Augustine Screen 10 articles



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  • Winocour, a graduate of France’s film school La Fémis, seems to possess all the sophistication and eye for beauty that one associates with her fellow alumni. And yet as soon as Augustine is sent to the hospital (full of girls meant to be sick and lame but who look like they were cast by Elite Models), the film loses its footing and plateaus in a cliché doctor/patient romance.

  • The girl is, in fact, most interesting when she’s having a fit. Winocour skillfully films Augustine being exhibited for other doctors in several disturbingly erotic scenes, but elsewhere Soko’s stolid, one-note demeanor takes a toll. The script, which gives Augustine no background and mostly shows her either being “treated” or having an episode, doesn’t help.

  • This isn’t an opulent, ball-gown 19th century, but a dim, hardscrabble one, where everything must be cleaned by hand, and getting mud on your clothes is a source of boundless anxiety. Whenever the movie tries to reach for something bigger—like when it tries to tie its hospital/drawing-room drama to a larger world—it ends up being stifled by its own style.

  • Vague conjurings of mood take the place of insight, sentiment takes the place of complexity, and a clumsy and superficial attention to the rigid script keeps the movie from coming to life.

  • Set in the late 19th century, this debut feature by Alice Winocour recalls the historical dramas of Benoit Jacquot (Sade; Farewell, My Queen) in the way it inverts the genre dynamic, emphasizing psychology over period ambience... For the most part, though, the psychosexual drama plays out beneath the surface—the movie is so understated it sometimes feels inert.

  • [Augustine and Charcot's] is a forever uneasy relationship, fueled by anxieties sexual and otherwise. Both actors stay locked-up and remote, as though their bodies were prisons. But while Augustine sporadically gets a crazed release, Charcot is forever trapped inside himself. Lindon’s performance is the type perfected by Heath Ledger in “Brokeback Mountain”: staying rigid and stern while emotions roil deep inside. This, too, is an actorly stunt. And it works every time.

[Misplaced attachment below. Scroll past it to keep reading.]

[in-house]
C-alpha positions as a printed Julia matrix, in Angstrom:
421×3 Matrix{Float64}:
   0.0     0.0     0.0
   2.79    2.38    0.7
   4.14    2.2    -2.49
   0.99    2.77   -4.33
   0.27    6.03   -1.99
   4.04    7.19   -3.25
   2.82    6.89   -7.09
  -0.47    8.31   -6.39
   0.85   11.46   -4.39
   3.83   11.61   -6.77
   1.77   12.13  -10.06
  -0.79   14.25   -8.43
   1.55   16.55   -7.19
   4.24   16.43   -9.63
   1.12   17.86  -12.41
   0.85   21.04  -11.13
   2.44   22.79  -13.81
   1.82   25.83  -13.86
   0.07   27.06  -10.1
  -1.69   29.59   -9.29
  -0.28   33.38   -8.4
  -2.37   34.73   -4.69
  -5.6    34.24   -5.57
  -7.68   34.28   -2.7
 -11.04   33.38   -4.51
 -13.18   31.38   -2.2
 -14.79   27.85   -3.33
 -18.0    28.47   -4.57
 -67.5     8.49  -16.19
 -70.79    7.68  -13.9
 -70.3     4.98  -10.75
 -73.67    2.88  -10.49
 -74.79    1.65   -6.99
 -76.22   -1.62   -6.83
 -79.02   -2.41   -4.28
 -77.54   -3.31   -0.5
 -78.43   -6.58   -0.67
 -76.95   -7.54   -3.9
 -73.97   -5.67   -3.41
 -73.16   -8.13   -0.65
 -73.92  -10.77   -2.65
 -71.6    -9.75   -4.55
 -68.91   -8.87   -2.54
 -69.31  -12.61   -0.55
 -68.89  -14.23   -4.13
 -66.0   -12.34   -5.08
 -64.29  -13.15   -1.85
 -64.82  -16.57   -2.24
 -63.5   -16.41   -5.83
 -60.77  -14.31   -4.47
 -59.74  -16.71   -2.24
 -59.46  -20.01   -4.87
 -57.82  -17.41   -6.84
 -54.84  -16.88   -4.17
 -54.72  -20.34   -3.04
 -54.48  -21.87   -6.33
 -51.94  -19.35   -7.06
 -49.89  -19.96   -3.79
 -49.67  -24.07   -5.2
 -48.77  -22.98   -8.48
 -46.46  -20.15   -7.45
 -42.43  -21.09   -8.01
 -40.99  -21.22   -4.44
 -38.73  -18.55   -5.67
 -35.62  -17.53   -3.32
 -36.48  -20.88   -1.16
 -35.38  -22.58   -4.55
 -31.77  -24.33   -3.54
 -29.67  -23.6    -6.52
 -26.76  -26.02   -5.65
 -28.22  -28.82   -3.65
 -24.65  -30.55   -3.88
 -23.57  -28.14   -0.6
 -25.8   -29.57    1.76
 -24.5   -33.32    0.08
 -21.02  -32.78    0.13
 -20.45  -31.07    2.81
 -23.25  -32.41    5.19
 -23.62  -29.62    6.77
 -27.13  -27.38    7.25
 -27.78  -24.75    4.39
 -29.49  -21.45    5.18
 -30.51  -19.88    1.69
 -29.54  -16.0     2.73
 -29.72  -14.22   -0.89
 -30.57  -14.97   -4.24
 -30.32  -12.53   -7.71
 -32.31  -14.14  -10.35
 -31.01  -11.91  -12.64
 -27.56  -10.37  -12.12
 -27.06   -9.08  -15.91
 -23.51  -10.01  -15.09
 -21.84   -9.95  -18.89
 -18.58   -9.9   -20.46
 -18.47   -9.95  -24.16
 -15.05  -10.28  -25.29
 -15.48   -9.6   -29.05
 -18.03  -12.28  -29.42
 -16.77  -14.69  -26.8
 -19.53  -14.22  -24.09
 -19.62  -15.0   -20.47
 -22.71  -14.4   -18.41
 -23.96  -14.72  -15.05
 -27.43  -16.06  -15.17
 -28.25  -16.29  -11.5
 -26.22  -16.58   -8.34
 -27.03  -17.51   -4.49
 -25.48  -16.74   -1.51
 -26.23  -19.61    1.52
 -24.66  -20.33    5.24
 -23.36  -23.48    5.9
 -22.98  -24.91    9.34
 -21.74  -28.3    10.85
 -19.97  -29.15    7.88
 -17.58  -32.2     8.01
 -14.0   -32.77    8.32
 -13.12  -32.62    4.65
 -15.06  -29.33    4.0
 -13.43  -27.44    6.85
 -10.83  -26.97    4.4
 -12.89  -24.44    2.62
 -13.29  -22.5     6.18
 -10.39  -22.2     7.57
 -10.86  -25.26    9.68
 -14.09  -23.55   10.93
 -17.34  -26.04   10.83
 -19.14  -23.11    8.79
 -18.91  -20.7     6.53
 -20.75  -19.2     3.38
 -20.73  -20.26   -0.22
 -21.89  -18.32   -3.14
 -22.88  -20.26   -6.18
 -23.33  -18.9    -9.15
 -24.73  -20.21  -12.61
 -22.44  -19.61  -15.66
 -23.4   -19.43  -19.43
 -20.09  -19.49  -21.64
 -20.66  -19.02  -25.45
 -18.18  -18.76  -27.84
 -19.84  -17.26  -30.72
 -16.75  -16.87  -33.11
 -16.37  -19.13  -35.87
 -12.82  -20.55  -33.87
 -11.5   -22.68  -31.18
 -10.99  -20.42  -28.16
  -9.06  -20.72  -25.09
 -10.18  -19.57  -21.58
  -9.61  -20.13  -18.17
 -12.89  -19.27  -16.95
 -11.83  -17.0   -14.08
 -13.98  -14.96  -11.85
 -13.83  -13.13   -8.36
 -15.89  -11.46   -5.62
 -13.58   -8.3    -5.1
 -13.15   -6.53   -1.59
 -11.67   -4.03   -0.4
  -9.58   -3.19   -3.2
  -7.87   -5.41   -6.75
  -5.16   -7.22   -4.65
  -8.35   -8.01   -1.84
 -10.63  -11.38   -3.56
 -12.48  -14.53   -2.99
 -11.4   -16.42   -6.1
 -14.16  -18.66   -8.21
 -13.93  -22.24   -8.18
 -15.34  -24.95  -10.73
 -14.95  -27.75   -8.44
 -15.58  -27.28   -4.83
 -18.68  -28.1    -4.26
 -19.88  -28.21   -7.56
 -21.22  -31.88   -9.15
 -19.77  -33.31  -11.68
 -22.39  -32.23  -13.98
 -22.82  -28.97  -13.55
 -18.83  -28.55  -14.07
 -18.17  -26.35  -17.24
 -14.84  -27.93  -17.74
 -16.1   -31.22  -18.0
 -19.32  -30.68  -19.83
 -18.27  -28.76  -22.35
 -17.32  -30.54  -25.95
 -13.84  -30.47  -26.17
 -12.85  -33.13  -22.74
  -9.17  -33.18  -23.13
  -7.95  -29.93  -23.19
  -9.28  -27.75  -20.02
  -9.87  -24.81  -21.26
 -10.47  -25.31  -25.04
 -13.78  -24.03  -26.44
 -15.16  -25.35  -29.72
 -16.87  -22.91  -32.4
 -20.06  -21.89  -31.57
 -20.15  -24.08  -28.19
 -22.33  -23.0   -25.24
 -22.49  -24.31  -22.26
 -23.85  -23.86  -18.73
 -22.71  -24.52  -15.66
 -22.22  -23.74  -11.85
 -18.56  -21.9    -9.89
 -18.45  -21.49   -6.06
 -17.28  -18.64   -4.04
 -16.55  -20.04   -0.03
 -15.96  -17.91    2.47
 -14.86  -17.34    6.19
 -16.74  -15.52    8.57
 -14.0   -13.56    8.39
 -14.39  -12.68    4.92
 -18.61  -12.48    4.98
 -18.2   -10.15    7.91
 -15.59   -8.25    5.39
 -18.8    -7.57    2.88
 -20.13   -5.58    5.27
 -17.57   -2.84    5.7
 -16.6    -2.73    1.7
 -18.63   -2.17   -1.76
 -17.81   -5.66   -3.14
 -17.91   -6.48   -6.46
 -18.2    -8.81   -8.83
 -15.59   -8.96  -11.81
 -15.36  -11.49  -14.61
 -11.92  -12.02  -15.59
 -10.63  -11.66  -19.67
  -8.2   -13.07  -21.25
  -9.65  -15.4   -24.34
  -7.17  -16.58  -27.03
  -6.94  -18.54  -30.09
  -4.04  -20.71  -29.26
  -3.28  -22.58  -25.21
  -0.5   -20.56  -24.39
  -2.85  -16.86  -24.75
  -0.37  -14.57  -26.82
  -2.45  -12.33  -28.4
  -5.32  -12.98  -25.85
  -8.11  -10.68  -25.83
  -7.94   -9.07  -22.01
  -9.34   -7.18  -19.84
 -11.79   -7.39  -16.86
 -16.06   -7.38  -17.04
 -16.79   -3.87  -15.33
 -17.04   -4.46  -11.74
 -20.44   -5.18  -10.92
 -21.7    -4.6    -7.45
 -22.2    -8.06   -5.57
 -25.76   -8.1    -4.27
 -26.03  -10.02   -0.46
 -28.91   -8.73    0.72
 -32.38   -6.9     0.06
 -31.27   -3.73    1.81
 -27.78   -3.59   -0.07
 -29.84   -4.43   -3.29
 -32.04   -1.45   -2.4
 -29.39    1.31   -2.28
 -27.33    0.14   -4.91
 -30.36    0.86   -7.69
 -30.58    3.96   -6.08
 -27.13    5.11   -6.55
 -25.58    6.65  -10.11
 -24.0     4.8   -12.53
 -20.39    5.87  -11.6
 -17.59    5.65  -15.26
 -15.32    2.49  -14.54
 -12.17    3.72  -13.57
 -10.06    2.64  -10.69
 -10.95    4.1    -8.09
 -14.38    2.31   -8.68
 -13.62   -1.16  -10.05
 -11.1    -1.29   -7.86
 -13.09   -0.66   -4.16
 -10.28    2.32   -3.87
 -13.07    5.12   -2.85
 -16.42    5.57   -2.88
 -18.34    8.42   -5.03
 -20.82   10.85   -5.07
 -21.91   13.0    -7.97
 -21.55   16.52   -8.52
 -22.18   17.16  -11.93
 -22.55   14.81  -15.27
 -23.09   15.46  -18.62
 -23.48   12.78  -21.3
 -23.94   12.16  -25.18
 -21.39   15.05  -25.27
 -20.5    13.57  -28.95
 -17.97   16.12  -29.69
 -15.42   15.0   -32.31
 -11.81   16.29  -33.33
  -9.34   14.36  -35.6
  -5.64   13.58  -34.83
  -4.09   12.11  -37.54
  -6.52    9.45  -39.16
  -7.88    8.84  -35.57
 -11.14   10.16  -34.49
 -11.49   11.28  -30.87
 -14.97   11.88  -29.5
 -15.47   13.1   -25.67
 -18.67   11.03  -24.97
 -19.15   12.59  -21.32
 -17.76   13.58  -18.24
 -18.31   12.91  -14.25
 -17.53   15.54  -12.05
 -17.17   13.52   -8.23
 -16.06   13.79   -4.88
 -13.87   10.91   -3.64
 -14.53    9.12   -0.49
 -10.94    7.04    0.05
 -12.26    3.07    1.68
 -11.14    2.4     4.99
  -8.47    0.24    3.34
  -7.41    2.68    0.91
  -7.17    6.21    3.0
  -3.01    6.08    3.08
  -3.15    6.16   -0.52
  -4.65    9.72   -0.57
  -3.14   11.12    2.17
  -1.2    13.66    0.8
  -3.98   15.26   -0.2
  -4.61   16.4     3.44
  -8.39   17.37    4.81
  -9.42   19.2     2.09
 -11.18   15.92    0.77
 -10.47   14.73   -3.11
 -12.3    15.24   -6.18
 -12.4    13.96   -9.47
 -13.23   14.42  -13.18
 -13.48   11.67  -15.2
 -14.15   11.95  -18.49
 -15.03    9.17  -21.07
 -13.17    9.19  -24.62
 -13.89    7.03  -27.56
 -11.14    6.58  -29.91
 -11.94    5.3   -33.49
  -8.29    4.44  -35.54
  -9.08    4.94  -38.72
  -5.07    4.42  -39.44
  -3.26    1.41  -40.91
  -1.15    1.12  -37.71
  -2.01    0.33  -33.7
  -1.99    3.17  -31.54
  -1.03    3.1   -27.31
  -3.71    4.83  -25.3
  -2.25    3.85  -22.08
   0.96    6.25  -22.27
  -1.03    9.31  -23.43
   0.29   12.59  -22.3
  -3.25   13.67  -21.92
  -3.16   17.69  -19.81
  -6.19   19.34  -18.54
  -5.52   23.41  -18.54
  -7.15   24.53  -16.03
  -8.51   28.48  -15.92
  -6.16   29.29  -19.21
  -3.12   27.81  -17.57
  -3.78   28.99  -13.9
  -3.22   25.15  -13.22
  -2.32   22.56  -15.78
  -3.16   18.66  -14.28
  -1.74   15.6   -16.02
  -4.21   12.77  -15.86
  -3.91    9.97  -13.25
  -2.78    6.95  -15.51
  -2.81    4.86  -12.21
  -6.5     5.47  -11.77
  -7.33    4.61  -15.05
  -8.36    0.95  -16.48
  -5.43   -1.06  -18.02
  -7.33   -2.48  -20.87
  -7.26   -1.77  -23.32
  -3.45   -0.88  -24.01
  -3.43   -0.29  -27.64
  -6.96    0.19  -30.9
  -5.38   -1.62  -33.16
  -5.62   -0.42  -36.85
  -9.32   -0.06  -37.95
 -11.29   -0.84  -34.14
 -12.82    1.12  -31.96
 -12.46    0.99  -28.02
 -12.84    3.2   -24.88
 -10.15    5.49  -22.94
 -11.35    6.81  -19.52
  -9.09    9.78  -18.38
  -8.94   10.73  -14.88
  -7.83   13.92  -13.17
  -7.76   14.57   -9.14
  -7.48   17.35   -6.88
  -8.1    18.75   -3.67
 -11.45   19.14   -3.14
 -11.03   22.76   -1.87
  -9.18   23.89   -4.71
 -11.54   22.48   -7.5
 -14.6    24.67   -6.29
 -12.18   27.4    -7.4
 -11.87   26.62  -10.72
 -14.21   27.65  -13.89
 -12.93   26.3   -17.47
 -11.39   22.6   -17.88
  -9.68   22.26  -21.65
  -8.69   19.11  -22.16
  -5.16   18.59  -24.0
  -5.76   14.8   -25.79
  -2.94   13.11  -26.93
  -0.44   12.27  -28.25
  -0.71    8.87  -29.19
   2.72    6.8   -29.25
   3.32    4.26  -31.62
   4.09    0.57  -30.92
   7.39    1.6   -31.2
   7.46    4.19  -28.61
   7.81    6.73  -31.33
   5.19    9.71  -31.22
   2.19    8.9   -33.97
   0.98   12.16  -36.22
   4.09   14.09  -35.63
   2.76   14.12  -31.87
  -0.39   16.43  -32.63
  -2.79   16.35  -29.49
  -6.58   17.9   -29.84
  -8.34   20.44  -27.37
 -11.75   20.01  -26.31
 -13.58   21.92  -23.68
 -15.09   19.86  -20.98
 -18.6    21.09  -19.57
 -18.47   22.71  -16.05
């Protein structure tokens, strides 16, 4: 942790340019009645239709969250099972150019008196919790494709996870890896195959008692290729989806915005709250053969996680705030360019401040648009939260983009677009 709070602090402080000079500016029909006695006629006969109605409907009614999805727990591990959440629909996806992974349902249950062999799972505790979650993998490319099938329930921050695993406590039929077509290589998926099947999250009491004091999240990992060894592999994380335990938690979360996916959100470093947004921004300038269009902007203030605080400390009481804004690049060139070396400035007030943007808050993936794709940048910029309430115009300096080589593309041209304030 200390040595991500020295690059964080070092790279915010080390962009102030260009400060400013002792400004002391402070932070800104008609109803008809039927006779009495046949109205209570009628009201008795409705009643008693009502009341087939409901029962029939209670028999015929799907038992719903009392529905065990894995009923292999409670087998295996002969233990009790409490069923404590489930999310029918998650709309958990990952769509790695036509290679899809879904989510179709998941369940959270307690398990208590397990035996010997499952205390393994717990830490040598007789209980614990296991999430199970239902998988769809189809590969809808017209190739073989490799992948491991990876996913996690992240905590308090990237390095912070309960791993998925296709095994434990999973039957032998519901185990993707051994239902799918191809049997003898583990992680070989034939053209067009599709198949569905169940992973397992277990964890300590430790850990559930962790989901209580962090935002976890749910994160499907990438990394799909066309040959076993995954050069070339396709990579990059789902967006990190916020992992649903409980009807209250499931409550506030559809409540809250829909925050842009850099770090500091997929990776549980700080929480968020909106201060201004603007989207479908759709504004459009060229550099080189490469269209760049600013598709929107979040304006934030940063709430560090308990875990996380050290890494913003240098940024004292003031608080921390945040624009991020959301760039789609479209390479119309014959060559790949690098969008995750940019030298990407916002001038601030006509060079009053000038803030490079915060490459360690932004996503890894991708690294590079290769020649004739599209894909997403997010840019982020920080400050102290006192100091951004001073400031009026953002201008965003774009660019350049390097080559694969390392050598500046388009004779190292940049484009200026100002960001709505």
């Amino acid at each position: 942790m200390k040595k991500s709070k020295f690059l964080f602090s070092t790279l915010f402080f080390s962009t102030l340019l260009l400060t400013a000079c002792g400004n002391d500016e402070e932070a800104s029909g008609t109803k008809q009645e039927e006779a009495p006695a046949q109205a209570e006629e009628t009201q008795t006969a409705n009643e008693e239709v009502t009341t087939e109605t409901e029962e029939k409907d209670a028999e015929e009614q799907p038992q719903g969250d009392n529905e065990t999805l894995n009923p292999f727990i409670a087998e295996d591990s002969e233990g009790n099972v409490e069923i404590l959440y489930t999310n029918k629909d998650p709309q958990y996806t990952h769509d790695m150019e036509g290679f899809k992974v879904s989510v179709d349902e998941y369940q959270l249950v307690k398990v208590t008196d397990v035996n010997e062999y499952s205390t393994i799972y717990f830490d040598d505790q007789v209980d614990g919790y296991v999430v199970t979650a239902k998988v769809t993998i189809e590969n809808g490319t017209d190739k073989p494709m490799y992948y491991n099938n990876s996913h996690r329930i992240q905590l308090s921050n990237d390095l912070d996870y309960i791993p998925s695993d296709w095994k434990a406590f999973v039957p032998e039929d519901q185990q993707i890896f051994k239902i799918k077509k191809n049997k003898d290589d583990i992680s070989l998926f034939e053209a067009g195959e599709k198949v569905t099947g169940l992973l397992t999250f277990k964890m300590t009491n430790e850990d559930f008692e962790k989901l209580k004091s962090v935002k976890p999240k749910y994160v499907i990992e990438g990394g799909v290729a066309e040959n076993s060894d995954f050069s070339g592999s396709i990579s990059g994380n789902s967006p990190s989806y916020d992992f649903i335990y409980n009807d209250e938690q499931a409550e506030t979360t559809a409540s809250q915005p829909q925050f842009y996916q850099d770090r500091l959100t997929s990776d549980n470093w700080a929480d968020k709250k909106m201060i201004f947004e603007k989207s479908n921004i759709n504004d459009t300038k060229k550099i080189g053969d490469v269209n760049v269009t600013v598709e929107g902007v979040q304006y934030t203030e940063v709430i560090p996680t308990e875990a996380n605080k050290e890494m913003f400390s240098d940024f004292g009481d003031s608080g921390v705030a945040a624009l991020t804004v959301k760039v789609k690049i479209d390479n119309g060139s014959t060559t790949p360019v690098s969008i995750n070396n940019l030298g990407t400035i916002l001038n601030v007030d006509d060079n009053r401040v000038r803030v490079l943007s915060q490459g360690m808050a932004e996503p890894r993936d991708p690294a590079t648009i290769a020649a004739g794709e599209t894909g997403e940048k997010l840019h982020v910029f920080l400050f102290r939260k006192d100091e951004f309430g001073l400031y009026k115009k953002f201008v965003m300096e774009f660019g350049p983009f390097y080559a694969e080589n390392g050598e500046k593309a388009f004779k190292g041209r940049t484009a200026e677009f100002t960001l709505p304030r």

• Like other French movies of late, Alice Winocour's "Augustine" has a lot of surface appeal, especially in its terrific lead performances and handsome visual manner, but little depth or originality in its approach to an intriguing subject: the medical uses made of a female "hysteric" in late 19th-century Paris. Ultimately, while this character-based drama proves consistently engrossing, it leaves various pertinent and fascinating issues frustratingly unexplored.

  • Scientific examination takes on a strange, sensual quality in Augustine, a daring French drama about the rocky clinical relationship between 19th-century neurologist Dr. Jean-Martin Charcot (Vincent Lindon) and his star teenage patient. Director Alice Winocour's intense focus on the human body allows this tone to flourish, whether it's the way legs contort during a seizure or how the back stiffens when stricken with paralysis.

  • [Augustine and Charcot's] contrasting trajectories, and particularly Augustine's rise, run the risk of transposing a contemporary feminist vision onto a 19th-century setting, but Winocour never entirely loses sight of the historical period she's portraying. Even as Augustine realizes Charcot's self-serving motivations and discovers her power over him, a slight frailty and fear always remains.

  • While the good doctor’s [Freud's] demos are portrayed as harrowingly pornographic spectacles, it’s the private interactions—the insertion of a needle, the force-feeding of soup—that prove most prurient. With one paw paralyzed and her milky skin offset by thick black pigtails, Soko is a fetish object in motion, albeit one that marvelously evolves from exploited victim to self-possessed woman—a protofeminist in both body and mind.

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